Any scientific hypothesis must, according to the teachings of philosopher Sir Karl Popper (Wikipedia, 2017) and others, be both testable and falsifiable, meaning that new data might disprove a cherished theory at any time. No empirical theory is ever absolutely proven then, even Newton’s Laws, or Einstein’s Theory of Relativity, or the Laws of Thermodynamics. Einstein himself said, “No amount of experimentation can ever prove me right; a single experiment can prove me wrong.” This is not a concept about science that the average person seems to understand. Few seem to realize that science is constantly tossing out or modifying established theories in the light of new evidence. A great example of this process was the significant displacement of Newtonian physics by Einstein’s relativity concepts (cf. Thomas S. Kuhn, The Structure of Scientific Revolutions (2 nd Ed.), 1970, University of Chicago Press, Chicago, IL, 210p). Thus, when global warming enthusiasts call others out as “deniers” even when they just quibble a little about some parts of the climate change story, the “warmers” are really putting on a demonstration of their own scientific naiveté.
Sir Karl Popper
Science is not, and never has been, permanently “settled” by popular votes or surveys taken amongst the elites in a particular field, because nothing is ever really “settled” in science. There is commonly a consensus of sorts on major theories, such as the much-overstated consensus on climate change right now (Oren Cass, 2017), but there is also plenty of dissent about the details of climate change, and the wildly varying predictions of models. In any case that consensus would change if the data changed, or if an established hypothesis is found to be incorrect. Consensus in science is hardly an automatic sign of the virtue of the theory in question. For example, there was at one time a broad scientific consensus on the notion that the continents were immutable, i.e., had never moved in space and time. In spite of fairly compelling evidence to the contrary presented by Alfred Wegener in 1915, there was no physical theory that could explain how such movement could occur, so the evidence of continental drift was ignored until 1960. Then, Harry H. Hess provided the missing mechanism for moving the continents, and plate tectonics/continental drift became the accepted consensus within a few years. Thomas S. Kuhn (op.cit.) studied the way major new theories achieve acceptance, and it is generally not a pretty sight. The quote from famous physicist Max Planck that I placed at the beginning of this posting basically sums up the problem.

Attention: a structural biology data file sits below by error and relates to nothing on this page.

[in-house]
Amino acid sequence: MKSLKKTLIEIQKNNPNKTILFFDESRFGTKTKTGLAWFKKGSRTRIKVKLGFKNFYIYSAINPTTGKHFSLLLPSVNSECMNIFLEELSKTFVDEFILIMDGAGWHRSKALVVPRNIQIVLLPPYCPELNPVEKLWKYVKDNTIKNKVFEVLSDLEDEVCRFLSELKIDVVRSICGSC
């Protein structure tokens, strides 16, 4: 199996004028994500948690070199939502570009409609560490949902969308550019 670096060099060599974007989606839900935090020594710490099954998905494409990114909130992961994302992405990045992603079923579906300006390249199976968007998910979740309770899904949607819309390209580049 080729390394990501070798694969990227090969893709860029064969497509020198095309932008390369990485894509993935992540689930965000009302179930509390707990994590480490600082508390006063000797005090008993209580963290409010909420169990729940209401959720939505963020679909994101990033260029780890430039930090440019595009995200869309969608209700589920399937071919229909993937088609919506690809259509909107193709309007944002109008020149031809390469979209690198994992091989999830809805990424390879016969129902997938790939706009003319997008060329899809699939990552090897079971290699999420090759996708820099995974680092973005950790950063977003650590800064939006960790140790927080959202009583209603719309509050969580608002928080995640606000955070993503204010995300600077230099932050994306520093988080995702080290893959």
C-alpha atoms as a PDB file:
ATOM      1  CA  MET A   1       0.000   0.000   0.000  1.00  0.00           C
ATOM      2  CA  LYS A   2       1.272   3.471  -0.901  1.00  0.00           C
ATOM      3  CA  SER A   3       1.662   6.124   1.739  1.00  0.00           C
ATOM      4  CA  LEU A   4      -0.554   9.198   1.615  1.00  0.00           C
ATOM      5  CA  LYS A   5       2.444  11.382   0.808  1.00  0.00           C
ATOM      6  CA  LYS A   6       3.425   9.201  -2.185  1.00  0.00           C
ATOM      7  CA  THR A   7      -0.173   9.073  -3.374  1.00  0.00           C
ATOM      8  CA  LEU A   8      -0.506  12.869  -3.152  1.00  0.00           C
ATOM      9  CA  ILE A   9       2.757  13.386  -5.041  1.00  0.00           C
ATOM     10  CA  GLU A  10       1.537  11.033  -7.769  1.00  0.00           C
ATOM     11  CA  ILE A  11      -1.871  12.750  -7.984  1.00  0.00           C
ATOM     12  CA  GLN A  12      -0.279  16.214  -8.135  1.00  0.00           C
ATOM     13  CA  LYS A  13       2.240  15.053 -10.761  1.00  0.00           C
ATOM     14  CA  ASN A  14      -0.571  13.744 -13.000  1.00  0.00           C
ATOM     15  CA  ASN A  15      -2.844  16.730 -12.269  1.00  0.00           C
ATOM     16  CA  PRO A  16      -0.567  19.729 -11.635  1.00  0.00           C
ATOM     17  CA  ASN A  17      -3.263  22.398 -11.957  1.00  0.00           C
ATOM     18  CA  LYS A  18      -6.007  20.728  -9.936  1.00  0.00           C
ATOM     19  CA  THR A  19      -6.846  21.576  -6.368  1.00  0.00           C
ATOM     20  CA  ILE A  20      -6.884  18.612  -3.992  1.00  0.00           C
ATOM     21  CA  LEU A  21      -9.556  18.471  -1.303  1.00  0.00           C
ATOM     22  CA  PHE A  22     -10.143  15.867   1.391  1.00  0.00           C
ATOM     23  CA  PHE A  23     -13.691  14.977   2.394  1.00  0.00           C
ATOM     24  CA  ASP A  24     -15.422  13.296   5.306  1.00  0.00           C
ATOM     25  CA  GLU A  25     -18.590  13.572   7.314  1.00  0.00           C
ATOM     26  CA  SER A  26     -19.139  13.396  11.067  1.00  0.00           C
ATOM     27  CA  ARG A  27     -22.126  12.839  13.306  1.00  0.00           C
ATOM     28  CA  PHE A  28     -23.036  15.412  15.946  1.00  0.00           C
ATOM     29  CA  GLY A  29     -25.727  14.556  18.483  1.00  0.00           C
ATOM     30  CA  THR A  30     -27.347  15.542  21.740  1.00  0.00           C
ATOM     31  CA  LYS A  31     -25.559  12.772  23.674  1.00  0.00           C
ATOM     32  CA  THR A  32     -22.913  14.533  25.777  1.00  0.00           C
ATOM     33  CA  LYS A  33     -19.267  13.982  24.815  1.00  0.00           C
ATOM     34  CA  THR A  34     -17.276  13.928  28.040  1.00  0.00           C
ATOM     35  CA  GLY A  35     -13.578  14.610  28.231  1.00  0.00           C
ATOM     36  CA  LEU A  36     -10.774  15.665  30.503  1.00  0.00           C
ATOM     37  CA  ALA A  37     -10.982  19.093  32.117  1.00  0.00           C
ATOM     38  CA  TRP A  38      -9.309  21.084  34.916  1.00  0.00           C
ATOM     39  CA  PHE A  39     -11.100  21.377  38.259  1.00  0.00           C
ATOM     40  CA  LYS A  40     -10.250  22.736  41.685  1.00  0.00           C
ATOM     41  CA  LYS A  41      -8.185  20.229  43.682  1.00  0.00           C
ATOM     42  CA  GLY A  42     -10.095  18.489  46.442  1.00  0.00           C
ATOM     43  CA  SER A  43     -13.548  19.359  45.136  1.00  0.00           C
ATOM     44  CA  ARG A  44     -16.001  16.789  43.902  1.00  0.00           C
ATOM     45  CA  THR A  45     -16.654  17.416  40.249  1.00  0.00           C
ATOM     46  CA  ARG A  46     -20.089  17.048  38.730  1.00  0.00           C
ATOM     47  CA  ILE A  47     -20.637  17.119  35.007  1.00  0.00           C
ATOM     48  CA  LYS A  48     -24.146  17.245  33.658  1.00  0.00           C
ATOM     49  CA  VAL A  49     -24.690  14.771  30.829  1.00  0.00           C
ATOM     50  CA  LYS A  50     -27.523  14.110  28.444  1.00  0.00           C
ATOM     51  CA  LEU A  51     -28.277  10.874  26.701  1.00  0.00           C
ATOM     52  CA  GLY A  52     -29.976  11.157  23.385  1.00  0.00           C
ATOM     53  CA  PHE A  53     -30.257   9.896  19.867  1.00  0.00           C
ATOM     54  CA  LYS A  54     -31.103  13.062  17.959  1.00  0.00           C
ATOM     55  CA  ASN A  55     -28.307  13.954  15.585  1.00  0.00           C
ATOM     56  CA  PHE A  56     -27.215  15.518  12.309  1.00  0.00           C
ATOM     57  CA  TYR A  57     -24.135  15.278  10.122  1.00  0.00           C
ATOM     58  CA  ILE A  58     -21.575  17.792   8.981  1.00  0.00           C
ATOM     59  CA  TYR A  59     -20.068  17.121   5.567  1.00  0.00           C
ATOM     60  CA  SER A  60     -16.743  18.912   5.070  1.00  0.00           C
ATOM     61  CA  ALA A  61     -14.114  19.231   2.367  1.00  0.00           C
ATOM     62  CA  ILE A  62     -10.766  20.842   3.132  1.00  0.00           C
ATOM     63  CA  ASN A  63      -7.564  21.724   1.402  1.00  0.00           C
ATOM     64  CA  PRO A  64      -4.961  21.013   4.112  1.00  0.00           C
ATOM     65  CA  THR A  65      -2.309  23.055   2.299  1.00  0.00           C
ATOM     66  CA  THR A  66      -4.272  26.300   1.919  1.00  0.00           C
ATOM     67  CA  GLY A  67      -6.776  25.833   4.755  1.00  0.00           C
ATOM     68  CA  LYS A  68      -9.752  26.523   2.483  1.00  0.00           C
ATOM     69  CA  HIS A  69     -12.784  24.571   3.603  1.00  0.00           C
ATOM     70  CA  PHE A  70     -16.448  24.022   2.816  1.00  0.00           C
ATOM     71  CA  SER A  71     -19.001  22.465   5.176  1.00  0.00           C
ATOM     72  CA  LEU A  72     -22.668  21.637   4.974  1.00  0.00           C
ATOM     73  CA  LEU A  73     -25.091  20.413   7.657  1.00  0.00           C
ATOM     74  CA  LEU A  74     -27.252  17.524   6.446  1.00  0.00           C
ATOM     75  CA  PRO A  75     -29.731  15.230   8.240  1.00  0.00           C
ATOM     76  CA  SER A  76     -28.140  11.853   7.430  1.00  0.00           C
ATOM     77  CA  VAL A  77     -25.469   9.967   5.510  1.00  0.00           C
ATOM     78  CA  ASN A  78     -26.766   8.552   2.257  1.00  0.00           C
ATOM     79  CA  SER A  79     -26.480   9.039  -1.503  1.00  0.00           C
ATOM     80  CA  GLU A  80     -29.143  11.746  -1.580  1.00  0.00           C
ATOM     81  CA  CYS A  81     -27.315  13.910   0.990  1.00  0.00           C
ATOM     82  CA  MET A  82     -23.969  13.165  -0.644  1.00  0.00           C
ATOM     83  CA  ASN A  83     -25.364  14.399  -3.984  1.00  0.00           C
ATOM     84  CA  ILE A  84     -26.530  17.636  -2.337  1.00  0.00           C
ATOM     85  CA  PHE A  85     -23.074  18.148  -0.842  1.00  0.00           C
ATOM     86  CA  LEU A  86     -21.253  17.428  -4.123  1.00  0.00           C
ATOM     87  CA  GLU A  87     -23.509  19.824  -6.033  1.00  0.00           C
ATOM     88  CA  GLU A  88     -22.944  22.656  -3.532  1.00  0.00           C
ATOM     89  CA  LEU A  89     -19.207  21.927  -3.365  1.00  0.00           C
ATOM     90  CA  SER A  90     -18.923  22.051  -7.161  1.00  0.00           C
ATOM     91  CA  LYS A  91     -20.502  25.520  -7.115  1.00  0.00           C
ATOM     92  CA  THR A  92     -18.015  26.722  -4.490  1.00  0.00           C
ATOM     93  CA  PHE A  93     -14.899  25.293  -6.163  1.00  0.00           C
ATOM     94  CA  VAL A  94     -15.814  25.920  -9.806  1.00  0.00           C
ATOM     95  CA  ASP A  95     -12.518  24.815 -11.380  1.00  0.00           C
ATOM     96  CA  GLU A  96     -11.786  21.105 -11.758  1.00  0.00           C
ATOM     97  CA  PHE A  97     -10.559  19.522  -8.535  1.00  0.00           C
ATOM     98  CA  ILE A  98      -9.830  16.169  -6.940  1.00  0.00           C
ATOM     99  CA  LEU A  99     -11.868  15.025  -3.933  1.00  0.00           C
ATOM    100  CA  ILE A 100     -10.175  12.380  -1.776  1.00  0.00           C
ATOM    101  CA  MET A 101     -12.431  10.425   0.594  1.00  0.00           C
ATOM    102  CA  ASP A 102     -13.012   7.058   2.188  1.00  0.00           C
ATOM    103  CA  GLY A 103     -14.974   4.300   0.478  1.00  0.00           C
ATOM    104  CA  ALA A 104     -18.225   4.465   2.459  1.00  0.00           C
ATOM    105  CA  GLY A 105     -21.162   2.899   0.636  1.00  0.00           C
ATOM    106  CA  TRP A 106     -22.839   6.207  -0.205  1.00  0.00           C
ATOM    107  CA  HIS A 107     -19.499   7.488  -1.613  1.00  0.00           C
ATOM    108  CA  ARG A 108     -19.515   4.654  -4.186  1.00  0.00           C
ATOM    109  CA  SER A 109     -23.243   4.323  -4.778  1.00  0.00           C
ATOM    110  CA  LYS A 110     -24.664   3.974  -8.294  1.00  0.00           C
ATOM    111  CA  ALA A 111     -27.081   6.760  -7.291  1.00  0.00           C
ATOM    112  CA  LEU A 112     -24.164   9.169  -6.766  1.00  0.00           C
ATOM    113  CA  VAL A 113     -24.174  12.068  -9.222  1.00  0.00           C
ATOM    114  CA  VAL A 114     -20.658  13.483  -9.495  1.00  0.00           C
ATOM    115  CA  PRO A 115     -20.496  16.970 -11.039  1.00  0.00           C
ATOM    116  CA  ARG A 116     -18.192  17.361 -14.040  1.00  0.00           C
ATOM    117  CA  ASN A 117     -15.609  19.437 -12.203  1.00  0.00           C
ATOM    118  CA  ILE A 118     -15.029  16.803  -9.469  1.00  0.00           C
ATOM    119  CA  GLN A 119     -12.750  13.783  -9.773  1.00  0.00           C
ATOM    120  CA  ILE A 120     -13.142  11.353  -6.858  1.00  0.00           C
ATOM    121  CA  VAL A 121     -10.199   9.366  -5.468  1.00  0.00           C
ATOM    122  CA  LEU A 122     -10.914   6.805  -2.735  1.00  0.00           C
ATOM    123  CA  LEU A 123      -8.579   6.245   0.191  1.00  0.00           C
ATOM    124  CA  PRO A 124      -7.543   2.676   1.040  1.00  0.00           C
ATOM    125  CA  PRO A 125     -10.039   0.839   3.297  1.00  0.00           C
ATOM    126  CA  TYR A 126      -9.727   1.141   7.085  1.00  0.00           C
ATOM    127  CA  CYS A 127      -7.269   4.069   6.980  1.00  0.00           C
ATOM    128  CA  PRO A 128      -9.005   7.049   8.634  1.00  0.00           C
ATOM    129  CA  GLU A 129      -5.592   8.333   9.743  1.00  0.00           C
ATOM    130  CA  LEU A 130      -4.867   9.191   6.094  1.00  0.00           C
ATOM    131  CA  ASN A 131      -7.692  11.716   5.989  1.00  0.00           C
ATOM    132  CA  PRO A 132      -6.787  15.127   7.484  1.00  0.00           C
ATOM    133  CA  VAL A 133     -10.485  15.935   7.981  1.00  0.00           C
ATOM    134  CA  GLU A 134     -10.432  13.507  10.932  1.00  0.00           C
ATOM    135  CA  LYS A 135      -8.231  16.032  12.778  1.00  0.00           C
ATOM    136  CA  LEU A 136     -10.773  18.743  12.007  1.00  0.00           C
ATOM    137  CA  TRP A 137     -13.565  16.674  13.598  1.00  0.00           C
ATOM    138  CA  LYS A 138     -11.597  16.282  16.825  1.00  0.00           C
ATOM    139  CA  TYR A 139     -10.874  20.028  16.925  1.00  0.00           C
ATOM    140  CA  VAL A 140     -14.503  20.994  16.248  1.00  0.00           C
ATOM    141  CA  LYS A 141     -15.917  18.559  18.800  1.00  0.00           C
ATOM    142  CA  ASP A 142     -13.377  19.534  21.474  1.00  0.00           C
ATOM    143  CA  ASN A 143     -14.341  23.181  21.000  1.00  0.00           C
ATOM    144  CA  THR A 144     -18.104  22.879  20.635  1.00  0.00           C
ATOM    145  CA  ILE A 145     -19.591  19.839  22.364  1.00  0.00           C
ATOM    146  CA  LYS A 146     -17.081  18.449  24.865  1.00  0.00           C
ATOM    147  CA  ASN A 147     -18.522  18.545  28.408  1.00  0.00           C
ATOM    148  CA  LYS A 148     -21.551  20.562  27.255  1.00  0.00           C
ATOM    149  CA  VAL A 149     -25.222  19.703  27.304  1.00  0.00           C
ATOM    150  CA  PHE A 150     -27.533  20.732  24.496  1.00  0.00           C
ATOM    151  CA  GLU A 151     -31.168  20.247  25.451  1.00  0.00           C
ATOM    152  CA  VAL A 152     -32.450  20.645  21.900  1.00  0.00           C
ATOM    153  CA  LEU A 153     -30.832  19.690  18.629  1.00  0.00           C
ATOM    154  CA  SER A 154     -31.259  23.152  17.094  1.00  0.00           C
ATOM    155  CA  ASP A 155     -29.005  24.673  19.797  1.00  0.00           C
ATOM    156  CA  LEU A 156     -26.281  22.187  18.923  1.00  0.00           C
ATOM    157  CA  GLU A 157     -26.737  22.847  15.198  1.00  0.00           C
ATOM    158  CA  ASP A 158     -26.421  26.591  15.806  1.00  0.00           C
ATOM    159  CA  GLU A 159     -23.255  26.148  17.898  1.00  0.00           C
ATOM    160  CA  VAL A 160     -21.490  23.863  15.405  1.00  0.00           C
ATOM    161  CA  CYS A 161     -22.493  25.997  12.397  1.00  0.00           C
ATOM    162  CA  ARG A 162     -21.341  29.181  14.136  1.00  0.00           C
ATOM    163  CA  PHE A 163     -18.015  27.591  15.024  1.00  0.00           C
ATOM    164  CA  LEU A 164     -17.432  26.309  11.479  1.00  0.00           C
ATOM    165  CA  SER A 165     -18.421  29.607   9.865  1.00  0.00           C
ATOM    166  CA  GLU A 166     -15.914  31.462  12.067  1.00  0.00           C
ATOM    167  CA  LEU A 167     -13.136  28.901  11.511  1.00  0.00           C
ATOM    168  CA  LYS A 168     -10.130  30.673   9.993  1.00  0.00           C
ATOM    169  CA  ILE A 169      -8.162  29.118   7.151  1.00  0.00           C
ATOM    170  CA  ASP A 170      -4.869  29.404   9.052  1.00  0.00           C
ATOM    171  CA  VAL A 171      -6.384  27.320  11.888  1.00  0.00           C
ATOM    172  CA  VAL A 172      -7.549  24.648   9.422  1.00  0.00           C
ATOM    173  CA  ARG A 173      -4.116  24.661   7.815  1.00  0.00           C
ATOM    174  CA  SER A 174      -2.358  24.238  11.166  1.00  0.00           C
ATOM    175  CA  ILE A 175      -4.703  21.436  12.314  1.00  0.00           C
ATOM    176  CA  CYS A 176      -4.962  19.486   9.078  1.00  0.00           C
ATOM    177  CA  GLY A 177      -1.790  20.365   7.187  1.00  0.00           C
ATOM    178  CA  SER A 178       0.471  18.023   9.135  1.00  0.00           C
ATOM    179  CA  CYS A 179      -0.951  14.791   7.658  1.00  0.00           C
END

Disputes in science are quite common, and criticism publicly offered is the norm; this is not for the faint of heart. For example, Darwin was so intimidated by the firestorm he knew would come from both the religious and scientific communities that he delayed publication of his seminal work (The Origin of Species) for years. This delay ended when friends advised him that the impending publication of the work of his colleague Alfred Russel Wallace would be a scoop that would force him to lose scientific precedence if he didn’t get his own work published immediately. In the end Darwin and Wallace shared credit for the theory of evolution. The ensuing debate was so stressful that Darwin stepped aside from participation in it in favor of his good friend and supporter, Thomas Henry Huxley (Hal Hellman, Great Feuds in Science, 1998, John Wiley & Sons, New York, 240p). I have personally been involved in scientific disputes, and I can tell you, the gloves come off pretty quickly, and they stay off.
Alfred Russel Wallace
Returning to the subject of what science is and is not, it seems clear that by definition, theological questions (e.g., does God exist?) are intrinsically unscientific, because they can’t be tested or falsified. It is disheartening then to see otherwise reputable scientists (e.g., Richard Dawkins, Stephen Hawking) specifically take on the question of God’s existence as if science knows or could discover the answer. This has had the effect of damaging the reputation of science with major portions of the general public, at least those who realize from their own common sense that science has nothing useful to say on such subjects. There has likewise been a proliferation of scientists (e.g., Stephen Hawking [again], John R. Baumgardner, Arthur E. Wilder-Smith) who speak out of turn, i.e., who attempt to speak authoritatively on controversial subjects (such as evolution or climate change) in which they have neither formal training, nor a history of research effort in relevant fields (Creationists.org blog, 2017; Peter Holley, 2017). This publicity-seeking behavior is sometimes quite counterproductive to the increase of scientific knowledge.